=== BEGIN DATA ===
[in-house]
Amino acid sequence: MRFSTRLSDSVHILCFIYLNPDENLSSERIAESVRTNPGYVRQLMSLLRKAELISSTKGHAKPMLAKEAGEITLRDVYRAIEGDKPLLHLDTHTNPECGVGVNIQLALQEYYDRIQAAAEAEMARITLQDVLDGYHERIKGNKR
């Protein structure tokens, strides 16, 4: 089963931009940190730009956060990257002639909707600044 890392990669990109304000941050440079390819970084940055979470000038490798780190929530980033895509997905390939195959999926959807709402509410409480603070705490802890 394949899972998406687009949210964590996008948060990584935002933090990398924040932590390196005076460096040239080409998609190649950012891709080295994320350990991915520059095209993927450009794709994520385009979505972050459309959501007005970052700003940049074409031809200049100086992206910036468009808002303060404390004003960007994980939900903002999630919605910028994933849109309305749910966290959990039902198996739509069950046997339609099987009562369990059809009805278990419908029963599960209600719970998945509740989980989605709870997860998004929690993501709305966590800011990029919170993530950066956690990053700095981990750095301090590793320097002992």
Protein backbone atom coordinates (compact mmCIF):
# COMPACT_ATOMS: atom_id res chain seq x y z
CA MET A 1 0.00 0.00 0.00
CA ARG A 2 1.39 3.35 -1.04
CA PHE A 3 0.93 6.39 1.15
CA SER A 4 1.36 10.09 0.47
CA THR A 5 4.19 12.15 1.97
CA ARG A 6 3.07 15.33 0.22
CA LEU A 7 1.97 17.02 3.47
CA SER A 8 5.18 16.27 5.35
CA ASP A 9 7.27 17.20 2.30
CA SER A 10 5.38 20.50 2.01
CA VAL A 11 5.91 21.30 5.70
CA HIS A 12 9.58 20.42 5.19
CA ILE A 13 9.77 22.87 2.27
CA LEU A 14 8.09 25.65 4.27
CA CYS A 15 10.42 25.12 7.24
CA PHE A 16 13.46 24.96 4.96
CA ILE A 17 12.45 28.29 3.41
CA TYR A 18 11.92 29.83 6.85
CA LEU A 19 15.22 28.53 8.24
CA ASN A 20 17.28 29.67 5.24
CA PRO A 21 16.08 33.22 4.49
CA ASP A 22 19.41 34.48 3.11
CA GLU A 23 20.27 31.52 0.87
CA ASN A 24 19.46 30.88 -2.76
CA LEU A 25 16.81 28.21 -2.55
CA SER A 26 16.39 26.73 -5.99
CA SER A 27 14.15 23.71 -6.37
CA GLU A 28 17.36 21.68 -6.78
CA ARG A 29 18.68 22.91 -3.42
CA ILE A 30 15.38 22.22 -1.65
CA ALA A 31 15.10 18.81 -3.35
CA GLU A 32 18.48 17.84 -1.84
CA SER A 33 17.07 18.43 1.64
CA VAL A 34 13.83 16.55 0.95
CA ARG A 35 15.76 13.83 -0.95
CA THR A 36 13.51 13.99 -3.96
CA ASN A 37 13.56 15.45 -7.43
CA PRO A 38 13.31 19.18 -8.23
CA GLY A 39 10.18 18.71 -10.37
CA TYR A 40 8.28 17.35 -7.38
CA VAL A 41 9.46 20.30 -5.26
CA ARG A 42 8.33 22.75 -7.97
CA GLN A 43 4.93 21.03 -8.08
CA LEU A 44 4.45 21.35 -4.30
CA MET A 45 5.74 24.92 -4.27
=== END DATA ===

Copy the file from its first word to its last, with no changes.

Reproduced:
[in-house]
Amino acid sequence: MRFSTRLSDSVHILCFIYLNPDENLSSERIAESVRTNPGYVRQLMSLLRKAELISSTKGHAKPMLAKEAGEITLRDVYRAIEGDKPLLHLDTHTNPECGVGVNIQLALQEYYDRIQAAAEAEMARITLQDVLDGYHERIKGNKR
């Protein structure tokens, strides 16, 4: 089963931009940190730009956060990257002639909707600044 890392990669990109304000941050440079390819970084940055979470000038490798780190929530980033895509997905390939195959999926959807709402509410409480603070705490802890 394949899972998406687009949210964590996008948060990584935002933090990398924040932590390196005076460096040239080409998609190649950012891709080295994320350990991915520059095209993927450009794709994520385009979505972050459309959501007005970052700003940049074409031809200049100086992206910036468009808002303060404390004003960007994980939900903002999630919605910028994933849109309305749910966290959990039902198996739509069950046997339609099987009562369990059809009805278990419908029963599960209600719970998945509740989980989605709870997860998004929690993501709305966590800011990029919170993530950066956690990053700095981990750095301090590793320097002992």
Protein backbone atom coordinates (compact mmCIF):
# COMPACT_ATOMS: atom_id res chain seq x y z
CA MET A 1 0.00 0.00 0.00
CA ARG A 2 1.39 3.35 -1.04
CA PHE A 3 0.93 6.39 1.15
CA SER A 4 1.36 10.09 0.47
CA THR A 5 4.19 12.15 1.97
CA ARG A 6 3.07 15.33 0.22
CA LEU A 7 1.97 17.02 3.47
CA SER A 8 5.18 16.27 5.35
CA ASP A 9 7.27 17.20 2.30
CA SER A 10 5.38 20.50 2.01
CA VAL A 11 5.91 21.30 5.70
CA HIS A 12 9.58 20.42 5.19
CA ILE A 13 9.77 22.87 2.27
CA LEU A 14 8.09 25.65 4.27
CA CYS A 15 10.42 25.12 7.24
CA PHE A 16 13.46 24.96 4.96
CA ILE A 17 12.45 28.29 3.41
CA TYR A 18 11.92 29.83 6.85
CA LEU A 19 15.22 28.53 8.24
CA ASN A 20 17.28 29.67 5.24
CA PRO A 21 16.08 33.22 4.49
CA ASP A 22 19.41 34.48 3.11
CA GLU A 23 20.27 31.52 0.87
CA ASN A 24 19.46 30.88 -2.76
CA LEU A 25 16.81 28.21 -2.55
CA SER A 26 16.39 26.73 -5.99
CA SER A 27 14.15 23.71 -6.37
CA GLU A 28 17.36 21.68 -6.78
CA ARG A 29 18.68 22.91 -3.42
CA ILE A 30 15.38 22.22 -1.65
CA ALA A 31 15.10 18.81 -3.35
CA GLU A 32 18.48 17.84 -1.84
CA SER A 33 17.07 18.43 1.64
CA VAL A 34 13.83 16.55 0.95
CA ARG A 35 15.76 13.83 -0.95
CA THR A 36 13.51 13.99 -3.96
CA ASN A 37 13.56 15.45 -7.43
CA PRO A 38 13.31 19.18 -8.23
CA GLY A 39 10.18 18.71 -10.37
CA TYR A 40 8.28 17.35 -7.38
CA VAL A 41 9.46 20.30 -5.26
CA ARG A 42 8.33 22.75 -7.97
CA GLN A 43 4.93 21.03 -8.08
CA LEU A 44 4.45 21.35 -4.30
CA MET A 45 5.74 24.92 -4.27